A miniature castle built by a soldier who inspired a character in William Shakespeare’s plays has been restored to its former glory.

Drayton Lodge, built by Sir John Fastolf, who inspired Shakespeare's character Sir John Falstaff, is a grade-II listed monument and one of the earliest brick structures in the region.

The 15th-century tower structure, in the grounds of the Drayton Old Lodge function venue in Drayton High Road, was saved after a grant from Historic England was awarded to it in 2021.

Work to restore it was a collaboration between Hidden Talents Homes, the developers of the site, and Historic England, who restored the lodge at a cost of £31,000.

READ MORE: Historic monument built by man who inspired Shakespeare saved from collapse

Work carried out by developers included the replacement of brickwork in decayed areas.

Existing bricks were used where possible and any new bricks were specially commissioned from a Suffolk company to match the original historic bricks.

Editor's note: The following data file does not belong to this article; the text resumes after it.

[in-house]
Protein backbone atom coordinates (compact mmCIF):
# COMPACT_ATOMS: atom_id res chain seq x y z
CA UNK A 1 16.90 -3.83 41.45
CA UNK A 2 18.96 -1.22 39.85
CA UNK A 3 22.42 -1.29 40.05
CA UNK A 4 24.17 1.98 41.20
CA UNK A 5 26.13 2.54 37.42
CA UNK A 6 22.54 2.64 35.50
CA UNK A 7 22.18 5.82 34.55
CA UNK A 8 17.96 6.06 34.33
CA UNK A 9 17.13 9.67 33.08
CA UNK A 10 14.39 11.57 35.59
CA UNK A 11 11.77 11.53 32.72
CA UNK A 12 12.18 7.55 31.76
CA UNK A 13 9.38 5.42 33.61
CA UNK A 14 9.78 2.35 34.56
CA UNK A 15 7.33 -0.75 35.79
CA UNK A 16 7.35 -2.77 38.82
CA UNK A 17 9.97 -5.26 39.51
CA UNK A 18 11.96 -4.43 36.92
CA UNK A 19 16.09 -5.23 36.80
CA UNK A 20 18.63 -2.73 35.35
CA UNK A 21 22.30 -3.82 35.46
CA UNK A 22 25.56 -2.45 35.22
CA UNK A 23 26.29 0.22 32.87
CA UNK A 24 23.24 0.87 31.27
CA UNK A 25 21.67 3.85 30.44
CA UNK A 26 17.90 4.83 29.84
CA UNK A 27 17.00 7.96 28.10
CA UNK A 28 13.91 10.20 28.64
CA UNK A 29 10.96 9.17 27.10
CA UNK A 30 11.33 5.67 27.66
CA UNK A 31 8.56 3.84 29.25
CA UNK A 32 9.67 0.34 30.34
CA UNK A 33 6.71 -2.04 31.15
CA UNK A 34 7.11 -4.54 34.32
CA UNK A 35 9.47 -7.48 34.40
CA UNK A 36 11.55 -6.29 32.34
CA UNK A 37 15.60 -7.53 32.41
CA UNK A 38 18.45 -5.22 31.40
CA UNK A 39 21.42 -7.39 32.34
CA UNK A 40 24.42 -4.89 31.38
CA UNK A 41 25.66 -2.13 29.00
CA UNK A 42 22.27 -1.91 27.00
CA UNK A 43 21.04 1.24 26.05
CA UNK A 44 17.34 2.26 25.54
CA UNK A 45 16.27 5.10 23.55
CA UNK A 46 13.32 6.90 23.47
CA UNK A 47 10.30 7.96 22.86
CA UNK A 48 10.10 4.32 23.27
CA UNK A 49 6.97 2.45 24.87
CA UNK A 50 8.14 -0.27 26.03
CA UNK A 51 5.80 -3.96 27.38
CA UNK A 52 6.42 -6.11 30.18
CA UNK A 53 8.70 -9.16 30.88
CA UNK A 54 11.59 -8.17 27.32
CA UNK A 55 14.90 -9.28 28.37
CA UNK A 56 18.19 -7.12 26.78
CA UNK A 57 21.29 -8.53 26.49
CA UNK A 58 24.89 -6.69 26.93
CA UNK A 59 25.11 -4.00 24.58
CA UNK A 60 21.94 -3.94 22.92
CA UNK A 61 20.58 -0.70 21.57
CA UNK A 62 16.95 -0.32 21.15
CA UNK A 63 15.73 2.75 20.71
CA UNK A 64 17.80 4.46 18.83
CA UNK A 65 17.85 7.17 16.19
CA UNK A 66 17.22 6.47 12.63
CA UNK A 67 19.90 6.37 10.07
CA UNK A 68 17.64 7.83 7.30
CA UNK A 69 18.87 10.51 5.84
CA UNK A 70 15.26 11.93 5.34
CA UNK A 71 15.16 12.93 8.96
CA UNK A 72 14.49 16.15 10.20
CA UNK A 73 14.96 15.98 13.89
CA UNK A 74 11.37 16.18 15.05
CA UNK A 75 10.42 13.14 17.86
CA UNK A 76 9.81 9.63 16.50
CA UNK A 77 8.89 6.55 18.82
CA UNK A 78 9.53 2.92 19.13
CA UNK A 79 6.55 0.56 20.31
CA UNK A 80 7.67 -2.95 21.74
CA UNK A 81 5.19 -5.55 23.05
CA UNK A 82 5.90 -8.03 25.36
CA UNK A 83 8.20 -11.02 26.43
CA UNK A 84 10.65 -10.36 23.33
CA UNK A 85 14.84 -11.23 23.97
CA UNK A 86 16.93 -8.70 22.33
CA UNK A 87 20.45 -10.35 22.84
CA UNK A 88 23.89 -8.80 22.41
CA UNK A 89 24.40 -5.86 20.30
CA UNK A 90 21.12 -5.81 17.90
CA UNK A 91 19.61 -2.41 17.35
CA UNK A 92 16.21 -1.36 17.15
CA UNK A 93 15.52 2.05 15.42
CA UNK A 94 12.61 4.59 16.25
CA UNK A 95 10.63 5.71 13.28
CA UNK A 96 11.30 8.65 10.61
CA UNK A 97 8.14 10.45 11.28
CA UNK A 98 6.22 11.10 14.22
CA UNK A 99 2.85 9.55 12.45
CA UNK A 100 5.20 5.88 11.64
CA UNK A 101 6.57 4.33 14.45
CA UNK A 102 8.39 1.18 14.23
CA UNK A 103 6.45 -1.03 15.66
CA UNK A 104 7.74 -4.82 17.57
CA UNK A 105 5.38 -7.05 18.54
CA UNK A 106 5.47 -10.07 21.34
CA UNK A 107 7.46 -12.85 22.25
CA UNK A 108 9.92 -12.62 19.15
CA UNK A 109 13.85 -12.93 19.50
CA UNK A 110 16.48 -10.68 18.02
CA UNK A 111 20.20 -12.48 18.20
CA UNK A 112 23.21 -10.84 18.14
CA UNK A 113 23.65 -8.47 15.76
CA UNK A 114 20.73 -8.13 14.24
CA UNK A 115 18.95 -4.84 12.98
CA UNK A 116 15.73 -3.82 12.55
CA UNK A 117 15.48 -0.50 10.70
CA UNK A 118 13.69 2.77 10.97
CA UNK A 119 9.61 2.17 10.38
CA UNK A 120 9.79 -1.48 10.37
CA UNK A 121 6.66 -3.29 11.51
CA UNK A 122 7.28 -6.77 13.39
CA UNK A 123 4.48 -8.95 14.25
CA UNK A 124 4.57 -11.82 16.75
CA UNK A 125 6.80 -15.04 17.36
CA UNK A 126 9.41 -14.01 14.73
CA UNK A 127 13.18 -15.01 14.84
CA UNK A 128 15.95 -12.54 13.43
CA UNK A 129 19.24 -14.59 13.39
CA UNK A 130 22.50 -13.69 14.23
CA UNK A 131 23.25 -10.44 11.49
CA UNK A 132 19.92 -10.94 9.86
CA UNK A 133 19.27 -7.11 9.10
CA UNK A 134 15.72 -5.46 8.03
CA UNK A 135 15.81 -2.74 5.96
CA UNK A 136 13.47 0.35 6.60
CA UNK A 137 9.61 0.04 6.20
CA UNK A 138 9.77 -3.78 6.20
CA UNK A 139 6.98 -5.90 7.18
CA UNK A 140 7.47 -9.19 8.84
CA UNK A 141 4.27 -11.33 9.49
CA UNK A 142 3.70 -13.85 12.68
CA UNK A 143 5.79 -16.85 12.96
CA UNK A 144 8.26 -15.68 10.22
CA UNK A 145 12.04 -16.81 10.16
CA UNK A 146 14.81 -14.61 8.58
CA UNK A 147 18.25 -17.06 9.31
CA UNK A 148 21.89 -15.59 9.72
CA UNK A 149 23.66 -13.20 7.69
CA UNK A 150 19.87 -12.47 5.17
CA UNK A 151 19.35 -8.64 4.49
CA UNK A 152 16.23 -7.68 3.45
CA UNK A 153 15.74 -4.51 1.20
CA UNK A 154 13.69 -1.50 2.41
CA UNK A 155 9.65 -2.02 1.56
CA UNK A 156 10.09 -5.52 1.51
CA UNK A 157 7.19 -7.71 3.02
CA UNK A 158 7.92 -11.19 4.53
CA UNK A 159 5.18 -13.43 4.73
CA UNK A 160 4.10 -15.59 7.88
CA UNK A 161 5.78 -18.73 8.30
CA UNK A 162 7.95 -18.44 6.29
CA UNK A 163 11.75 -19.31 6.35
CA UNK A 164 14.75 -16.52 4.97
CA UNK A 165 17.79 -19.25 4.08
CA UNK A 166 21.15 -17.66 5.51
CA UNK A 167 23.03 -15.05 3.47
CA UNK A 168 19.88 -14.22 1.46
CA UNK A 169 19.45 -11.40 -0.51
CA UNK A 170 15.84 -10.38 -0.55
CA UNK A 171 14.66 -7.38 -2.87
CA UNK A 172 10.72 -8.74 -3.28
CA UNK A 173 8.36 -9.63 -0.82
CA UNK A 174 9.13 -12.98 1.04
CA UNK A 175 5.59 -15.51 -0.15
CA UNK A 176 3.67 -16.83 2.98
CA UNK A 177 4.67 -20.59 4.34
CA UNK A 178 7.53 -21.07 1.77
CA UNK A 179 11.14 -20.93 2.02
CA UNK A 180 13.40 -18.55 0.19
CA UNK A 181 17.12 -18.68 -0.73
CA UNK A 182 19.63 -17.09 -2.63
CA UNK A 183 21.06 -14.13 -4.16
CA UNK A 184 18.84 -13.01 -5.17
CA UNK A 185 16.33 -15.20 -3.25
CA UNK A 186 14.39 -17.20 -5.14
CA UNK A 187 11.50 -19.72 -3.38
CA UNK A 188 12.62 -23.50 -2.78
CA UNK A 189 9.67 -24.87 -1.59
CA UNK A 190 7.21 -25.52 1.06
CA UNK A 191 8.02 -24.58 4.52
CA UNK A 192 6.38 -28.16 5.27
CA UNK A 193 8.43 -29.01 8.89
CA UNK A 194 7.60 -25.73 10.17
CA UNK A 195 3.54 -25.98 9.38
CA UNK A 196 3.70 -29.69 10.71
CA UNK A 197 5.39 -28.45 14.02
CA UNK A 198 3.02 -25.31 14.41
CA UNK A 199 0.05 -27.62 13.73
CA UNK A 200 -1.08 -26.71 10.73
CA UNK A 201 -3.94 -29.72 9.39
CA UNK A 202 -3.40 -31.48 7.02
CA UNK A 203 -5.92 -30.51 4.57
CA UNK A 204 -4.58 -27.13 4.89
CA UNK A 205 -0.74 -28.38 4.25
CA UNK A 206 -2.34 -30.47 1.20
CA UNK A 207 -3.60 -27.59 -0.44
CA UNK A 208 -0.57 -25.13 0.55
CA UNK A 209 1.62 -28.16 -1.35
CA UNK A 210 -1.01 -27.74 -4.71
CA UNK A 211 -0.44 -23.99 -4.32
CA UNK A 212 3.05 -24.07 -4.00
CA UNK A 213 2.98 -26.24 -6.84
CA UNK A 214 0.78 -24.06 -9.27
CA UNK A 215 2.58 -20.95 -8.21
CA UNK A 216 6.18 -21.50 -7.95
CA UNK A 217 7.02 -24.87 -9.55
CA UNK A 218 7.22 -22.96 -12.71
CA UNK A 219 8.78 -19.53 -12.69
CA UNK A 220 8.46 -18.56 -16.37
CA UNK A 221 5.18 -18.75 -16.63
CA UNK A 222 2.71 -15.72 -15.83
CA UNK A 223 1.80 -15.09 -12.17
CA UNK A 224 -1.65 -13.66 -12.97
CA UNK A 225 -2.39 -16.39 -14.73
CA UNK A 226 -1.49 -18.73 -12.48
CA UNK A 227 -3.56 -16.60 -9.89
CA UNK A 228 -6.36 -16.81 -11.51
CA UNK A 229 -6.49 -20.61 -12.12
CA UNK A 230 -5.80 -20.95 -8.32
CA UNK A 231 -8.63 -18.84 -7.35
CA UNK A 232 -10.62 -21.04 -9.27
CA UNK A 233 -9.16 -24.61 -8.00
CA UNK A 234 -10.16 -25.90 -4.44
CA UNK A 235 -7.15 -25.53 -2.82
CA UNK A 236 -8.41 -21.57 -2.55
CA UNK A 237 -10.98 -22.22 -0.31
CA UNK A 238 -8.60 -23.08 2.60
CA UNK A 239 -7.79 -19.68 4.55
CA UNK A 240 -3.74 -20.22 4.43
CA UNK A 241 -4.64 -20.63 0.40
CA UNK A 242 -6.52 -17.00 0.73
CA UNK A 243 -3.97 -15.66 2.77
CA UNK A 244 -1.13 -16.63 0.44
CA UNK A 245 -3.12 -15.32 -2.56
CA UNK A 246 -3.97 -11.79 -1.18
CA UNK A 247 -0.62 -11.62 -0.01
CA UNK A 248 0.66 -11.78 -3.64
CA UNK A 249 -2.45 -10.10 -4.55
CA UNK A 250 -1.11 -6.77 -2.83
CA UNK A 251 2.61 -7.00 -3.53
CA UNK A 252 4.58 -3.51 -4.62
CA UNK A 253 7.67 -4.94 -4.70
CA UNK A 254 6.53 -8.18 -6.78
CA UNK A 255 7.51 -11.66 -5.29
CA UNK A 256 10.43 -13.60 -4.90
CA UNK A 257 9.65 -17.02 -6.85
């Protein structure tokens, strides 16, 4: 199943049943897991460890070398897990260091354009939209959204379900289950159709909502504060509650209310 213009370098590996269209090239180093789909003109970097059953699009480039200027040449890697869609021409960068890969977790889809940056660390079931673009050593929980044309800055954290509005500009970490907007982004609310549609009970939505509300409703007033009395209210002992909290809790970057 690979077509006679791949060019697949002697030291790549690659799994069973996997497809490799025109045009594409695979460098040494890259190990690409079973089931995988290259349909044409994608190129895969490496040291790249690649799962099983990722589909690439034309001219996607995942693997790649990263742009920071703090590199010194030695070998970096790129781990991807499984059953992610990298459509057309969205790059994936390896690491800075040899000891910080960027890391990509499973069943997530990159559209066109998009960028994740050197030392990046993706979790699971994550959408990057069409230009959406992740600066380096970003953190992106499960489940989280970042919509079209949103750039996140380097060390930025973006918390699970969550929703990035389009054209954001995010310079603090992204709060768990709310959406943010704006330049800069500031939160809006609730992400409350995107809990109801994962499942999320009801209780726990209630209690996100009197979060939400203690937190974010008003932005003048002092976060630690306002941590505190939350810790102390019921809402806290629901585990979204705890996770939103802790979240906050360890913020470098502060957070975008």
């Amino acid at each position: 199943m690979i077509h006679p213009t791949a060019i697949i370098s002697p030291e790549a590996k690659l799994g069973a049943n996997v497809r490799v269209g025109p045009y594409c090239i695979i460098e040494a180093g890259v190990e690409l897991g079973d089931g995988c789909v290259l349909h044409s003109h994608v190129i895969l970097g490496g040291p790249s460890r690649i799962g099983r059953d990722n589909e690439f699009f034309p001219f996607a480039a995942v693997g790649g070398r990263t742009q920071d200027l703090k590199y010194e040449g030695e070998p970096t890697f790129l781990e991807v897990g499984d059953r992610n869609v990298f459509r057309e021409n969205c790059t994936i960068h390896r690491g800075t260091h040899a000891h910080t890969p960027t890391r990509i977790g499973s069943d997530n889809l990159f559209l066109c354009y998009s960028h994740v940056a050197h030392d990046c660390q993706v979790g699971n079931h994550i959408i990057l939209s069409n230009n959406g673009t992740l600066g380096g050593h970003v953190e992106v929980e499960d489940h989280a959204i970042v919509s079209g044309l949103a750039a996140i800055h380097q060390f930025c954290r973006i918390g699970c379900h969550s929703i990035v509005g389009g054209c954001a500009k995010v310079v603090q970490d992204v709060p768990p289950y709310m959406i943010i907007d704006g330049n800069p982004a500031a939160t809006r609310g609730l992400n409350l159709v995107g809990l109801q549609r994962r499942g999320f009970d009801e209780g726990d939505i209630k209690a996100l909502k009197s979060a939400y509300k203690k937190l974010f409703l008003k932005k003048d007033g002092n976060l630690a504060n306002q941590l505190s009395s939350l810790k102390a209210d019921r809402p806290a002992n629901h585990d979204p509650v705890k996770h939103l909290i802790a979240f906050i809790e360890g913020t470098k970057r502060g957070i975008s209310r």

Vulnerable sections of the structure were reconstructed with hidden stainless steel pins and straps added for additional support.

The building was originally conceived as a small, fortified manor house and was likely completed in 1437.

Eastern Daily Press: A new information board has been placed at the siteA new information board has been placed at the site (Image: Karen Smyth)

Its contemporary, Caister Castle, was also built by Sir John Fastolf but on a much larger scale.

Dr John Alban, an honorary senior lecturer in the School of History at the University of East Anglia, said: "It was small, yet significant.

"There is no doubt that its topographical location, overlooking a rival’s manor, was a visual deterrent to any possible threat from a potentially hostile neighbour."

READ MORE: What's the story behind these two remarkable medieval towers in Norwich?

Sir John fought for the three Lancastrian kings in the Hundred Years’ War in France, where he amassed a huge fortune from the profits of war.

These riches were invested in estates in England, including the manors of Hellesdon and Drayton.

The Paston family acquired the lodge after Fastolf’s death in 1459.

A ribbon-cutting ceremony to unveil the site is taking place at 11am tomorrow.